What you need to know about record-breaking heat in the Atlantic

Explanatory Note by Alan Journet

Hurricanes generally originate as a Low Pressure area in the South Atlantic off the coast of Africa where oceans are warm and then flow west across the ocean becoming more intense as they turn into Tropical Storms and then Hurricanes in the Caribbean.

Note that the discussion is not about hurricane frequency in the North Atlantic but hurricane intensity. 

Michael Lowry, May 22, 2024, Yale Climate Connections

Waters across the Atlantic’s tropical belt — extending from the coast of Africa through the Caribbean — are hotter now than in any other late May on record, with over 90% of the area’s sea surface engulfed in record or near-record warmth. The extent of marine heat has never been greater heading into a hurricane season, outpacing by wide margins the previous late May record-holder in 2005, a year remembered for one of the most active and destructive hurricane seasons in modern history.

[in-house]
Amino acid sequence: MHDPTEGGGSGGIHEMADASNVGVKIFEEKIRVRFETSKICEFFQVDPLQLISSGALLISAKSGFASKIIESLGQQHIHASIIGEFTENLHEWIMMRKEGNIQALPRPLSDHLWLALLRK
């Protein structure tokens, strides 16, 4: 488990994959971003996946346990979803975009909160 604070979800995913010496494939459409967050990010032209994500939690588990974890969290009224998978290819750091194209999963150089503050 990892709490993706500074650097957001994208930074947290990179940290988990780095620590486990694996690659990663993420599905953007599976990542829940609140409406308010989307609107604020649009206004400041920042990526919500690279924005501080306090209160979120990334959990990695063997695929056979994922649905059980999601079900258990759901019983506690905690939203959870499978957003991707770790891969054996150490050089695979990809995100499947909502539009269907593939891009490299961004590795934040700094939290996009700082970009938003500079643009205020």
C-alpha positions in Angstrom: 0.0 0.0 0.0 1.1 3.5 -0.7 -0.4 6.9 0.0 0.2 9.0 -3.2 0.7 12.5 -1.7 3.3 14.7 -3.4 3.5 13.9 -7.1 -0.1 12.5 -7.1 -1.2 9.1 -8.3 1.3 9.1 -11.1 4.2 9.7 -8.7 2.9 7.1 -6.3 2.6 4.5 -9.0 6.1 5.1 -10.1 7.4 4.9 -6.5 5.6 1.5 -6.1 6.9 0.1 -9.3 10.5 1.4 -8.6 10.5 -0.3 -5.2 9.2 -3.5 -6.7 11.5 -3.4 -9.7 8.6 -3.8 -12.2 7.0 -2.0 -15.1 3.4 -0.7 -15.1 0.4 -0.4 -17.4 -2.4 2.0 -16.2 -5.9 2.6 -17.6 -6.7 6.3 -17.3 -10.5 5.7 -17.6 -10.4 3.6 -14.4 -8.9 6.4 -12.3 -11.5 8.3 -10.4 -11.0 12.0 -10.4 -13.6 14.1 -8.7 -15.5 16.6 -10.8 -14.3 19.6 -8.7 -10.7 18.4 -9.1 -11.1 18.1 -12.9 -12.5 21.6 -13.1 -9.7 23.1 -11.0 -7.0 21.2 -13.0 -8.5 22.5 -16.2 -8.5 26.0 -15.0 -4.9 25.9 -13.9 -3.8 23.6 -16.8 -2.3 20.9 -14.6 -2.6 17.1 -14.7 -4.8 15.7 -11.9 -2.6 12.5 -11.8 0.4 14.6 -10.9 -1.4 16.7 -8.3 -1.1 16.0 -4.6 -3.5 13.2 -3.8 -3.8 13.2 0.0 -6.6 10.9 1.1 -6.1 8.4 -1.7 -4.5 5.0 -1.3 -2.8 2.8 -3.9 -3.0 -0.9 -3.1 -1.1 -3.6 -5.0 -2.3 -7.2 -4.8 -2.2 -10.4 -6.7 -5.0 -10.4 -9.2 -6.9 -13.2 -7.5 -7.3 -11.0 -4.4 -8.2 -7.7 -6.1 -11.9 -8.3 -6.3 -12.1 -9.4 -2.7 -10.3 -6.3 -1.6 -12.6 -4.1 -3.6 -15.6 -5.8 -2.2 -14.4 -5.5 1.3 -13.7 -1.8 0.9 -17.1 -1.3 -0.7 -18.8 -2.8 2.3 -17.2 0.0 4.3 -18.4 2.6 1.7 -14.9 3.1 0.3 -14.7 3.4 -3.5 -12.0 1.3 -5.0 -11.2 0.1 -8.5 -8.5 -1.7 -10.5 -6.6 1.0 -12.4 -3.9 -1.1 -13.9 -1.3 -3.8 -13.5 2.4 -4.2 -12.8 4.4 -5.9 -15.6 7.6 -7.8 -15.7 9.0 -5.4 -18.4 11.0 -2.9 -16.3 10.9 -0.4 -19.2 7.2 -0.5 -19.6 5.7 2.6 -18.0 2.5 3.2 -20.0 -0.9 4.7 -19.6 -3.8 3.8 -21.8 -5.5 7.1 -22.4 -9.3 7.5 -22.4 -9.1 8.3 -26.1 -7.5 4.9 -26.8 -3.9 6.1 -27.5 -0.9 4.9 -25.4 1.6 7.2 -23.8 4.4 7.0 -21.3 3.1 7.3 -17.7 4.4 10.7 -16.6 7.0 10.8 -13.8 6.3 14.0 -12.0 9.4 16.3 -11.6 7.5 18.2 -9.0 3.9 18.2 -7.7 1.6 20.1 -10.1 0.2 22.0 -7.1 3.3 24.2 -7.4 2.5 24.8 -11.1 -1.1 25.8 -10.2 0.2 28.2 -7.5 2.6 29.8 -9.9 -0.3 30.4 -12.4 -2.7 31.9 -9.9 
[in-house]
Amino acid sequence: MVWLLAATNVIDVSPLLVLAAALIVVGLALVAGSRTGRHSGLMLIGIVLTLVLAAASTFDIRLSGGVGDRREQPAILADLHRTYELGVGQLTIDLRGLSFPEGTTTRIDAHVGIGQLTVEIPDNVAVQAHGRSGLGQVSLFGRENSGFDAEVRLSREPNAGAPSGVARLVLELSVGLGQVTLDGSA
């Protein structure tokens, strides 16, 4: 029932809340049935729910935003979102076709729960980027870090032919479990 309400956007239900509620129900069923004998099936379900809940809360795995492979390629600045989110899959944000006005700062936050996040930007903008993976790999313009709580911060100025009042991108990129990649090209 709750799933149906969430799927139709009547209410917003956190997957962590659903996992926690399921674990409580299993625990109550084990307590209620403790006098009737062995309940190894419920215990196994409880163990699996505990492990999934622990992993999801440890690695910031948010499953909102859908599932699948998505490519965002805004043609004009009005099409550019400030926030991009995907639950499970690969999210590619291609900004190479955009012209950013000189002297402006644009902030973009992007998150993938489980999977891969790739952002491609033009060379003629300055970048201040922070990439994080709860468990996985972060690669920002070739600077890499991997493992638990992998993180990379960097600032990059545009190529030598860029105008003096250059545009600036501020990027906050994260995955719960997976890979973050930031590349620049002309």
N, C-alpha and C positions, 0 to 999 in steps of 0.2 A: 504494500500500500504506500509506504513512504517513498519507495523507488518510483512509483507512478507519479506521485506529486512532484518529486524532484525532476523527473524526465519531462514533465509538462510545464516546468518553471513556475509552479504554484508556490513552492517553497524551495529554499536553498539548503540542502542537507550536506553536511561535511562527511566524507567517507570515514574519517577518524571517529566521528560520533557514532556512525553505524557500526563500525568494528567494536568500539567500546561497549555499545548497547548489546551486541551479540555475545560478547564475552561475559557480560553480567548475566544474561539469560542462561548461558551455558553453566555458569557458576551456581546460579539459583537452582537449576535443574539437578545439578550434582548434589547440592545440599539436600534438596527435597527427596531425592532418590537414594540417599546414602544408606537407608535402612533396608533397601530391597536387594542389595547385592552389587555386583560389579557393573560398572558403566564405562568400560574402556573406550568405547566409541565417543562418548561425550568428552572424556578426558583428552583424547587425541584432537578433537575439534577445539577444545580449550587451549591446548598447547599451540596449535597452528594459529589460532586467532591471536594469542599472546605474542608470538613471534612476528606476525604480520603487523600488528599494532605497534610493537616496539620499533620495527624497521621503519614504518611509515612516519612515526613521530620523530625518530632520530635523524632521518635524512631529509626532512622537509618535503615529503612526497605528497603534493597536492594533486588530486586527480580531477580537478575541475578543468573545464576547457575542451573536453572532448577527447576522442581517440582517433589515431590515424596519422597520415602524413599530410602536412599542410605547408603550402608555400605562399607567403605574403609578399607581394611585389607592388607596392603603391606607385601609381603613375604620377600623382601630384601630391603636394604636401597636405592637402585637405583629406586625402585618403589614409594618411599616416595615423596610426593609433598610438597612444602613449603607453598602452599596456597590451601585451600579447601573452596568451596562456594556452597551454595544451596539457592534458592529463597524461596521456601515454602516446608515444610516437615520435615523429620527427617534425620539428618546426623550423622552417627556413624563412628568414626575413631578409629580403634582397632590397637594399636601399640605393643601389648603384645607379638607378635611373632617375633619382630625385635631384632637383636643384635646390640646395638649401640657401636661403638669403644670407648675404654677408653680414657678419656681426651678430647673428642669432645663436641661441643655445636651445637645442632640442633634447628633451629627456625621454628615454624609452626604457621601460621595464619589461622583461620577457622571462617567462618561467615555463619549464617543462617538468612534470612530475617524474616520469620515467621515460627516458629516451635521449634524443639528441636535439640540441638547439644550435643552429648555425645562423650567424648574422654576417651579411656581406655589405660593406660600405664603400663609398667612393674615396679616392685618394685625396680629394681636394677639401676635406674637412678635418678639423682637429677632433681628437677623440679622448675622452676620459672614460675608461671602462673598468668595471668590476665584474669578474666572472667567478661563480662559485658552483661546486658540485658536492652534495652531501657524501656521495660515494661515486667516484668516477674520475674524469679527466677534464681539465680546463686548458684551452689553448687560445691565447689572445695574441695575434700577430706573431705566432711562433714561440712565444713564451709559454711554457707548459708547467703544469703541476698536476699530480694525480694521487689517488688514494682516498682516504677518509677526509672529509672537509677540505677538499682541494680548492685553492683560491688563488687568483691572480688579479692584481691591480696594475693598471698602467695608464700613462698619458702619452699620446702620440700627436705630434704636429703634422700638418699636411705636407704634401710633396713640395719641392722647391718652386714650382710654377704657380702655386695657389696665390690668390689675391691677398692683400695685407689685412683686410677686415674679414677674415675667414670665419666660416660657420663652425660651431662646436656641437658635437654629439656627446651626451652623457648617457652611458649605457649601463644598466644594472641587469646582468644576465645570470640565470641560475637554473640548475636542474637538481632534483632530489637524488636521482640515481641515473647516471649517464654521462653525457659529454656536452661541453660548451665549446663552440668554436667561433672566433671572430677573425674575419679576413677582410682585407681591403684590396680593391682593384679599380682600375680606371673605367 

Although record-setting sea surface temperatures alone don’t guarantee a busy hurricane season, they do strongly influence it, especially when the abnormal warmth coincides with the tropical belt known as the Main Development Region, or MDR, the area where 85% of Category 3, 4, and 5 hurricanes form. When considered alongside a developing La Niña — the periodic cooling of the equatorial Pacific that reduces storm-busting Atlantic wind shear — the unprecedented ocean heat is driving up seasonal hurricane outlooks higher than ever before.

Colorado State University — the group that pioneered seasonal hurricane forecasts in the 1980s — issued its most aggressive April forecast last month in almost 30 years of doing such preseason outlooks. NOAA, the parent agency of the National Weather Service, will release its first 2024 hurricane season outlook May 23, and expectations are for similarly bullish numbers.

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